Though Michigan showed a lot of innovative blitzes against Illinois, perhaps the most memorable play from the game was one of the few times the Illini ran from their signature pistol formation. The most highlight-worthy moment of the play was Jake Ryan flattening Illinois quarterback Nathan Scheelhaase a moment after he pitched the ball, but it was the play of Jordan Kovacs (shock) that really made the defense effective.
Illinois comes out in the pistol formation they're known for. Michigan counters with a basic 4-3 under formation. Instead of running the triple option as Illinois typically does from their formation, they run a speed option to Scheelhaase's left with the H-back used as a lead blocker.
As the ball is snapped, Michigan rushes all four down linemen. Ryan reads the play and makes an incredible break on the ball. Illinois' slot receiver will try and block Ryan or at least impede his path to Scheelhaase, but because of how quickly Ryan diagnoses the play and breaks on the ball, he's able to beat the block. (As a sidenote, look at how quickly Mike Martin came off the ball. He's already beyond the line of scrimmage as Michigan's other down linemen are just standing up. Explosiveness, he has it.)
A moment later, Ryan has beaten the block from the slot receiver. Illinois' H-back (acting as a lead blocker) recognizes this and tries to slow up and block Ryan but is unable to. This play is intended to option off of Kovacs, but because Ryan is in the backfield so quickly, Scheelhaase is forced to pitch the ball too early.
Despite the H-back trying to block Ryan, he's still able to hammer Scheelhaase who pitches the ball. At this point, the running back is essentially in space against Kovacs. Martin is flowing to the play in pursuit but is initially outrun.
This is where Kovacs makes the play. Illinois' running back is trying to get to the edge of the field and away from Martin and Michigan's other pursuit defenders. As you can see, Kovacs is coming downhill at the ball carrier but he's a yard or two outside of the ball, making sure to funnel the play back inside.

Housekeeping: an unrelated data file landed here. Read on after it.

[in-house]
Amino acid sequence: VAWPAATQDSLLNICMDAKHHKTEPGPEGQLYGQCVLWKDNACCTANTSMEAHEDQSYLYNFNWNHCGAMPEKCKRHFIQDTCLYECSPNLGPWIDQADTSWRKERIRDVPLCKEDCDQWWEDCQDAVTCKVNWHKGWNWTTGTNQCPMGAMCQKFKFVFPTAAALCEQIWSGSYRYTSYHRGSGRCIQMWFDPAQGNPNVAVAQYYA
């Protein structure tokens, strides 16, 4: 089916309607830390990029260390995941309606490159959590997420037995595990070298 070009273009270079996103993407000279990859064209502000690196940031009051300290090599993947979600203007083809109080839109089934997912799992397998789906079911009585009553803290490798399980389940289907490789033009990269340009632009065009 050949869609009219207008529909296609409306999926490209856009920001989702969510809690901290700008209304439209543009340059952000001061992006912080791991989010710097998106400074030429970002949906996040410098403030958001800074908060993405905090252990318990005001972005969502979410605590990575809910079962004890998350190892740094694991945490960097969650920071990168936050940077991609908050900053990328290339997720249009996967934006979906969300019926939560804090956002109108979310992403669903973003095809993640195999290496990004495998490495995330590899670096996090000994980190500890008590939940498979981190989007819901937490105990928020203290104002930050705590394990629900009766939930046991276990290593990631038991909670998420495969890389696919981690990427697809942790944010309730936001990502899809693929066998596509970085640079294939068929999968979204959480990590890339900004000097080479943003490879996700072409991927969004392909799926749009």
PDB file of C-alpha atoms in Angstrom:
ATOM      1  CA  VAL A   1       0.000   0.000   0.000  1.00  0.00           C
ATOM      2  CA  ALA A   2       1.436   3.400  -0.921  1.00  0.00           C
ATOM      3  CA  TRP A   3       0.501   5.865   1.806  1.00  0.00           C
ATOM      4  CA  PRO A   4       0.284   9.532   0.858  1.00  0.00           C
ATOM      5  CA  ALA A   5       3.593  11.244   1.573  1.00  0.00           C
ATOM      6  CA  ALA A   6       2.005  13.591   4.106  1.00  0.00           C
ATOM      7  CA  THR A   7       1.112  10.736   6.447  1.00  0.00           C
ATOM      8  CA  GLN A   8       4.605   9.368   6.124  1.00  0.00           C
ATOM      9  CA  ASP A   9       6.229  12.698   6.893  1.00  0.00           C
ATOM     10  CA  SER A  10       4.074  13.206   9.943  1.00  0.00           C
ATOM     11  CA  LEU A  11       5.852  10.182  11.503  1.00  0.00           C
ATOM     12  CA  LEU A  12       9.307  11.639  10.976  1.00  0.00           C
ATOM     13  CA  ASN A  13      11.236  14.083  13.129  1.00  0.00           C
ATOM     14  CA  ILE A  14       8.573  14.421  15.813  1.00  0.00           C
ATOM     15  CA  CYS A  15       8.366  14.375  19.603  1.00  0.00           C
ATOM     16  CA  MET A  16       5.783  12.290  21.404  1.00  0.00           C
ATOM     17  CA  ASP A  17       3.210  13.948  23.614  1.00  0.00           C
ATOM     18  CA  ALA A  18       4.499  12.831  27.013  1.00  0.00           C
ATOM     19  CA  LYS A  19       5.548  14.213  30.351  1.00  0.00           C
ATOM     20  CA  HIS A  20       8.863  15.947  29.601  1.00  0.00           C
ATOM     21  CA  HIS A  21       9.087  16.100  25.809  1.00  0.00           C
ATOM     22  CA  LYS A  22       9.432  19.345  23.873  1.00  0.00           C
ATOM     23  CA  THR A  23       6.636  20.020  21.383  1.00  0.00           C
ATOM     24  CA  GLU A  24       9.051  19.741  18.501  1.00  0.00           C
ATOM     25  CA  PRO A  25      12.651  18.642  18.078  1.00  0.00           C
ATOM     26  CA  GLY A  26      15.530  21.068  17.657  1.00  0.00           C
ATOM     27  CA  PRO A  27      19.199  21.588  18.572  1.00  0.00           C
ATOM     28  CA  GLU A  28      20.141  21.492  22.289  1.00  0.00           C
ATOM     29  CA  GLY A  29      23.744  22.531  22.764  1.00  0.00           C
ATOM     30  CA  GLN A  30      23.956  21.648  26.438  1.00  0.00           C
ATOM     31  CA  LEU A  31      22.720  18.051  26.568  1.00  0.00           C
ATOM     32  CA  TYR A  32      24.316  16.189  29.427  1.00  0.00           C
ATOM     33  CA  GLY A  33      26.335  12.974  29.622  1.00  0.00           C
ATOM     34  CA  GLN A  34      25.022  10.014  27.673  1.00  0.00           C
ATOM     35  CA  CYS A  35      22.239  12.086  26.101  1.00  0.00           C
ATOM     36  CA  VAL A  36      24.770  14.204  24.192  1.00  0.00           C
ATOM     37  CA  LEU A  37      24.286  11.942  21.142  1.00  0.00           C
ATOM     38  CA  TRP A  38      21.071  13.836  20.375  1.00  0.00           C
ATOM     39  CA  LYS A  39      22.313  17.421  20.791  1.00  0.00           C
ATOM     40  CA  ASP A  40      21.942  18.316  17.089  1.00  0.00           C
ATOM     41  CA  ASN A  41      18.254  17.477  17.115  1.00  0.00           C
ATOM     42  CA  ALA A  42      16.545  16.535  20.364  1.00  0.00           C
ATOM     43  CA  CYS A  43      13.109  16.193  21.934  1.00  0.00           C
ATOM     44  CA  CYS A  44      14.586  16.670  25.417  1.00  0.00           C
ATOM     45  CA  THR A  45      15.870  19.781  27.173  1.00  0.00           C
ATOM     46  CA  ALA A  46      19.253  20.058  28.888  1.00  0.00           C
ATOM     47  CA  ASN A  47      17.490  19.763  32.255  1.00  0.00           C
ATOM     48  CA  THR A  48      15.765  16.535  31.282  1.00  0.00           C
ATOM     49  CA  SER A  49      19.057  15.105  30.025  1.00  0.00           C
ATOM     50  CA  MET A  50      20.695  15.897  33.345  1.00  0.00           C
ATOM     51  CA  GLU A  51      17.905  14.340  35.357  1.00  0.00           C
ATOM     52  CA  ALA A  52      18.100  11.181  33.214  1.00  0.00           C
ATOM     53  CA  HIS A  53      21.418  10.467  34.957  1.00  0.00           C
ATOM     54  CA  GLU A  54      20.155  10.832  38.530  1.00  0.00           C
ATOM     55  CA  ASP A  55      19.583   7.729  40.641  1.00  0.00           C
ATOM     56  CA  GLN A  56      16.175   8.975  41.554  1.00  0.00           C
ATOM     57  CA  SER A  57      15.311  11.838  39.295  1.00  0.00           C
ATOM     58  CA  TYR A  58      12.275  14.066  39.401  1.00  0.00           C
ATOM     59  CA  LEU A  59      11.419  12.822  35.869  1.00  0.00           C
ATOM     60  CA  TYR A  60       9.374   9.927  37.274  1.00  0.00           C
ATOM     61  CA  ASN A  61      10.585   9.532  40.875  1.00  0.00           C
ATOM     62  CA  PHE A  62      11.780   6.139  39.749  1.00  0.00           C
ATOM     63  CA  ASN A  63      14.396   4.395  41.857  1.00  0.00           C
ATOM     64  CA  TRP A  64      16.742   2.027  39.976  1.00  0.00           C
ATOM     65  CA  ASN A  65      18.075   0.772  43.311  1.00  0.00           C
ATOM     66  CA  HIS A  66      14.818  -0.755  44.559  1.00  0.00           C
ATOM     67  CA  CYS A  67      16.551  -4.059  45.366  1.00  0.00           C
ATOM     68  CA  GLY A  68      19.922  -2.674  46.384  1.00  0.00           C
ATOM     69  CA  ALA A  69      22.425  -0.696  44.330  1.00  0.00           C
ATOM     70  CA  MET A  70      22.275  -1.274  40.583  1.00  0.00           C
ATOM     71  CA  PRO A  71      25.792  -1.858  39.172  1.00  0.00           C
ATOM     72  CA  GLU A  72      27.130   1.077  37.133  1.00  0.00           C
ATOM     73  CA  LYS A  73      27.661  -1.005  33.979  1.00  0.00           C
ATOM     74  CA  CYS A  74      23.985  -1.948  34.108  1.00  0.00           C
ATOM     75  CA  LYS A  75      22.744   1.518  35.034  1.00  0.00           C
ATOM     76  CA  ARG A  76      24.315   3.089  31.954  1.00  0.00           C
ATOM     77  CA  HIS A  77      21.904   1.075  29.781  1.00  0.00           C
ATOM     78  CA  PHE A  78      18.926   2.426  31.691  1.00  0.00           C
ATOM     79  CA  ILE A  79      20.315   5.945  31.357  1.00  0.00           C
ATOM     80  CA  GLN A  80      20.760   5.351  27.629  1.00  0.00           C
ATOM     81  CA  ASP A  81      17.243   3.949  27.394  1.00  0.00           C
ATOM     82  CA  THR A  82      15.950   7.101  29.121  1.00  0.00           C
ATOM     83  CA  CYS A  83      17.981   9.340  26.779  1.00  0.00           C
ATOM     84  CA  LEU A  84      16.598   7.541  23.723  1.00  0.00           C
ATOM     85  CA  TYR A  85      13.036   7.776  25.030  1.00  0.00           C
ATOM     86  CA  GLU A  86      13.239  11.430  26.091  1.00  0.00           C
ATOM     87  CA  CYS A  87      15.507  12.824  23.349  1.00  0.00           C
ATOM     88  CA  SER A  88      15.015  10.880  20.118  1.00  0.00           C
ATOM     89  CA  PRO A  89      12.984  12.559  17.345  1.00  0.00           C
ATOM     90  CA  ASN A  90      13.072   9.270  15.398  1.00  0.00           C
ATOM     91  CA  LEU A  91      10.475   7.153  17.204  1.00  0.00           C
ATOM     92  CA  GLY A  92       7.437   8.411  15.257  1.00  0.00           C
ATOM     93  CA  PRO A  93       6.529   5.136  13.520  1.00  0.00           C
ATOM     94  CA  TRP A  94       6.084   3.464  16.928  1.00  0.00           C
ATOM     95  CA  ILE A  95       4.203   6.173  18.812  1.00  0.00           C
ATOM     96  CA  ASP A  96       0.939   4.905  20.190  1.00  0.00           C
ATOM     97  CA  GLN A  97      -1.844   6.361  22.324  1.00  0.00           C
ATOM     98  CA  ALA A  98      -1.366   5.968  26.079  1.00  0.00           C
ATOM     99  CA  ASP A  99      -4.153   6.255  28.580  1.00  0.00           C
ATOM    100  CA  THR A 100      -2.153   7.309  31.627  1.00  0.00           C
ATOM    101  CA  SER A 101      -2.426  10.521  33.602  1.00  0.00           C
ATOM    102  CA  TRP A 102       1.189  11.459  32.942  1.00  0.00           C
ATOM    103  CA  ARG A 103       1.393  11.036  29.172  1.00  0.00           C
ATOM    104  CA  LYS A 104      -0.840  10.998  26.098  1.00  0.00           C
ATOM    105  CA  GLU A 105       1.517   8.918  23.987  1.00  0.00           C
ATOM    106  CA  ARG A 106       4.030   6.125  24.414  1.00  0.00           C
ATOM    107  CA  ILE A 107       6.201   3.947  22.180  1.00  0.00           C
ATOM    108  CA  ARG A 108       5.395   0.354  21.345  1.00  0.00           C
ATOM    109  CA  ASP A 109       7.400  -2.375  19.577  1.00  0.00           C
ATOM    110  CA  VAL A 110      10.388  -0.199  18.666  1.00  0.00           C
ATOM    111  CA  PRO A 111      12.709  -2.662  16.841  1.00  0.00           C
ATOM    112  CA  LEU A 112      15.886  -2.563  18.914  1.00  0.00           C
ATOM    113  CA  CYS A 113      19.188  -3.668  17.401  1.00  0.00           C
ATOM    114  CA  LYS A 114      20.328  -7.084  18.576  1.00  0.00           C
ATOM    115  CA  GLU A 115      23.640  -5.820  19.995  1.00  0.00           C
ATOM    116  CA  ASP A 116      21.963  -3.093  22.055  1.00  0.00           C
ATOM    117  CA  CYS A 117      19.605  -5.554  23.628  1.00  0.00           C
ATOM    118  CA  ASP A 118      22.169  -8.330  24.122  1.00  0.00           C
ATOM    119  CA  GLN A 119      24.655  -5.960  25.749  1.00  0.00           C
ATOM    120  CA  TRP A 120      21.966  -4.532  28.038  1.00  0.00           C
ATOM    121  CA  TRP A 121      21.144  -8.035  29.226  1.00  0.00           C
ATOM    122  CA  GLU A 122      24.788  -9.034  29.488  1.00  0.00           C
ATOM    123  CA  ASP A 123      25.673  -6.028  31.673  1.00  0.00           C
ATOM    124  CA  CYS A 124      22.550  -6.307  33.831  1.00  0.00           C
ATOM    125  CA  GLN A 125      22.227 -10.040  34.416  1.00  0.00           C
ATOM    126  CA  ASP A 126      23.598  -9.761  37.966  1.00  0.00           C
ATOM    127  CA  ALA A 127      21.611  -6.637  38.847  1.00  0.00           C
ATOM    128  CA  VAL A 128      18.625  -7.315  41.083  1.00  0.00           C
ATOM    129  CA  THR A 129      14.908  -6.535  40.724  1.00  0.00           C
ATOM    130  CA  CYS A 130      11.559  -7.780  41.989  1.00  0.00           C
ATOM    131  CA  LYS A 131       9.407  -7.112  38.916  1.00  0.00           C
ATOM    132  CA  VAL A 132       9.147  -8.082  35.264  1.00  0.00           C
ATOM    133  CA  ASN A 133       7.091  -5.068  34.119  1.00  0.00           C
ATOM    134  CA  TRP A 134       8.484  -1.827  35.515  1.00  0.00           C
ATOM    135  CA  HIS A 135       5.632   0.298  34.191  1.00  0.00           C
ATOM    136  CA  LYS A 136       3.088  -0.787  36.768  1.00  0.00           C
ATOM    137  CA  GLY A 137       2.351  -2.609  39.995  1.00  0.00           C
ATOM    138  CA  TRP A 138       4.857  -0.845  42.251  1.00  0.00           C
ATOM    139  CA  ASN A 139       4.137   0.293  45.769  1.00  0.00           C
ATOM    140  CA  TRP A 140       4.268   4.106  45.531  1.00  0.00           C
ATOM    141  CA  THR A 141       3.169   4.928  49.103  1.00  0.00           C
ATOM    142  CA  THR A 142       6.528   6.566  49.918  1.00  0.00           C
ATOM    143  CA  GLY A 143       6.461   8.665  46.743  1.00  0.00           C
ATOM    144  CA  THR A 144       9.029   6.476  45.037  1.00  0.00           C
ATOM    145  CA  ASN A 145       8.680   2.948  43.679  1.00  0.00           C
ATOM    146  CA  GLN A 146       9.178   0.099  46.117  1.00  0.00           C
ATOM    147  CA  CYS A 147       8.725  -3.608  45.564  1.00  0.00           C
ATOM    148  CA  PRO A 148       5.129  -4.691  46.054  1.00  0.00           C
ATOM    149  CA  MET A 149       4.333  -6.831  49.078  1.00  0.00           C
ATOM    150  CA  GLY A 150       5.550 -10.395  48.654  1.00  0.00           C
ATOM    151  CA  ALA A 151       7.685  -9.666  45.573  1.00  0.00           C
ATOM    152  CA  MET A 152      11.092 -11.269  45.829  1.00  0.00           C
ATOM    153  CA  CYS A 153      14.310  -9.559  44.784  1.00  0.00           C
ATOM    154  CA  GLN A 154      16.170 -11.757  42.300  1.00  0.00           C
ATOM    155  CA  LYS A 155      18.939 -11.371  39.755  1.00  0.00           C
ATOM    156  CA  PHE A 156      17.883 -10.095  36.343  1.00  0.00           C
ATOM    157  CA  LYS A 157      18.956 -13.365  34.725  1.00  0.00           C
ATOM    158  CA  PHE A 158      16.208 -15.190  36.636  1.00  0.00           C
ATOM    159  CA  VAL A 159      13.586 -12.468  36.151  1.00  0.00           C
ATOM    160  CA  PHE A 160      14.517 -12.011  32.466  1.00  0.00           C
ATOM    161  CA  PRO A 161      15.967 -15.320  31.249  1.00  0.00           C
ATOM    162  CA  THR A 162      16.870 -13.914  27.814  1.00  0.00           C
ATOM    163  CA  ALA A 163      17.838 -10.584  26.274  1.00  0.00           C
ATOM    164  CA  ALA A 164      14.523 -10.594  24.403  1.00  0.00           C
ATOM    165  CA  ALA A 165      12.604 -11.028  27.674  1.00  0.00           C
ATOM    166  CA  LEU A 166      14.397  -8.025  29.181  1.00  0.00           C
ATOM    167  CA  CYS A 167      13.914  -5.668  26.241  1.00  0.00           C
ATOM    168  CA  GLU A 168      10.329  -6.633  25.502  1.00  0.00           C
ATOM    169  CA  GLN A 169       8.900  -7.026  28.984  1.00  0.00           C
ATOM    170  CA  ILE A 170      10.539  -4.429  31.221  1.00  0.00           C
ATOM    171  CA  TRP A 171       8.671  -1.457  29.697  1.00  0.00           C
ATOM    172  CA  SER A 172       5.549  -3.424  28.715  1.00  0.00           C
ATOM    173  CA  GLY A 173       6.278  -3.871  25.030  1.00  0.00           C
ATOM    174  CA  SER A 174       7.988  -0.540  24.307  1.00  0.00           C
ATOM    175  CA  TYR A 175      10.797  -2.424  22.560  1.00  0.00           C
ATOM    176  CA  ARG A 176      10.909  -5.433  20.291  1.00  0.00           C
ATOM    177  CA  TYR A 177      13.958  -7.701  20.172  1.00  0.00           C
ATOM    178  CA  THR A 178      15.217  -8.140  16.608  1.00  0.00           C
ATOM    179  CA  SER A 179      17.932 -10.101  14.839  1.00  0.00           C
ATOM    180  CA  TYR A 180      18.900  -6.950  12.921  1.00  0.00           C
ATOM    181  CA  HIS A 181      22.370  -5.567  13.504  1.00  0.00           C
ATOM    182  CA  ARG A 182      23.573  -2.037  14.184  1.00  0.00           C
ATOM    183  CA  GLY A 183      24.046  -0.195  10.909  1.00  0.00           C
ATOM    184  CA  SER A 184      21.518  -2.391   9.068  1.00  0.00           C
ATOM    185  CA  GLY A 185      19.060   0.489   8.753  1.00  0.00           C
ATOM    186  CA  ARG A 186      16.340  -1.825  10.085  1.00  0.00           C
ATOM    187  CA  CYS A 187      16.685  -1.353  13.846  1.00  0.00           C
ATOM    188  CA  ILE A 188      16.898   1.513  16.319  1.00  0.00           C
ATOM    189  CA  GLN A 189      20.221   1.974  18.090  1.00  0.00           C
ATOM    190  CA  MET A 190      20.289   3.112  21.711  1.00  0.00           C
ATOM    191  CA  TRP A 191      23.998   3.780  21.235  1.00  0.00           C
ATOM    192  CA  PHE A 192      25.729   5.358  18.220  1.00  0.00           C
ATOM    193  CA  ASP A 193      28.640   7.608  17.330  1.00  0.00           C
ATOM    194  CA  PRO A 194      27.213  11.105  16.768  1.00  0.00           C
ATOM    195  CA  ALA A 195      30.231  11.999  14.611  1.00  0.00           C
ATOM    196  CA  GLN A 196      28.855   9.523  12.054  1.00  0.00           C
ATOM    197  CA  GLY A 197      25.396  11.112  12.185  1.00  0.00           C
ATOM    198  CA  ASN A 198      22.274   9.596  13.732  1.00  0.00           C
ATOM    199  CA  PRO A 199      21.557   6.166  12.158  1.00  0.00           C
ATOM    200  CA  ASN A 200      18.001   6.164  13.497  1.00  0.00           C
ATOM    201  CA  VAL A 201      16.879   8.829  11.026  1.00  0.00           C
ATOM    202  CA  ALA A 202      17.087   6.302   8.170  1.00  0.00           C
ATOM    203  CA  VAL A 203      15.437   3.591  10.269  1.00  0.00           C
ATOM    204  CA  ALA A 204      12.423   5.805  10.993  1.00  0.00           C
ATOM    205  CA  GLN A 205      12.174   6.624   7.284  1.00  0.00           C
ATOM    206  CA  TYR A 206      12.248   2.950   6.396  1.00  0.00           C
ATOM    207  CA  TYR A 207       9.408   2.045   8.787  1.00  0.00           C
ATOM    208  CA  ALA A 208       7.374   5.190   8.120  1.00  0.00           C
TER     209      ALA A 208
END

As Kovacs approaches the ball carrier, he's still aligned with the outside shoulder of the running back, forcing him back inside. Though it looks like Kovacs overruns the play (he doesn't, as we'll see), that's OK because he's forcing it back to the middle where his help defense is.
Kovacs reaches out and gets a hold of the ball carrier, slowing him enough for Martin to wrap up the tackle.
If Michigan fails to do any of these things (Ryan's jump, Kovacs' contain, or Martin's pursuit), this could have become anything from a 5-yard gain to a long touchdown. But the combination of these actions helps Michigan perfectly execute the play. Ryan's ability to force the pitch early simplifies Kovacs' read. Given that Mattison has assigned Michigan's defensive ends to play the quarterback on option runs, I'd bet Ryan was coached to go directly after Scheelhaase if Illinois runs from this formation.
Kovacs is the real key, in my opinion. For the last three years, we've been treated to corners/safties/linebackers giving up the edge as they rush without abandon to try and make the tackle. Kovacs is smart enough to realize that he's in space against a running back and will probably struggle to make a play. He shows the perfect amount of aggressiveness here: engaging the running back in the backfield, but being cautious enough to maintain leverage.
Martin is able to clean up the play because of his pursuit. It helps that he ripped through Illinois' suspect offensive line, but good defenses have players that make plays like this. Martin was heads-up enough to read the play and get himself in position to corral the running back if Kovacs kept contain.
For this blog's purposes, the schemes that Mattison brings are probably the most exciting aspect of the new coaching staff, but in reality, proper positioning and this kind of fundamentally sound play is the real benefit of Mattison and Co. Chances are that last year, this play goes for a significant chunk of yardage and the team continues to make the same basic errors. In the span of one season, Michigan's defense suddenly gets it. That's all coaching. I hate you Greg Robinson.
p.s. I hate you Rich Rodriguez.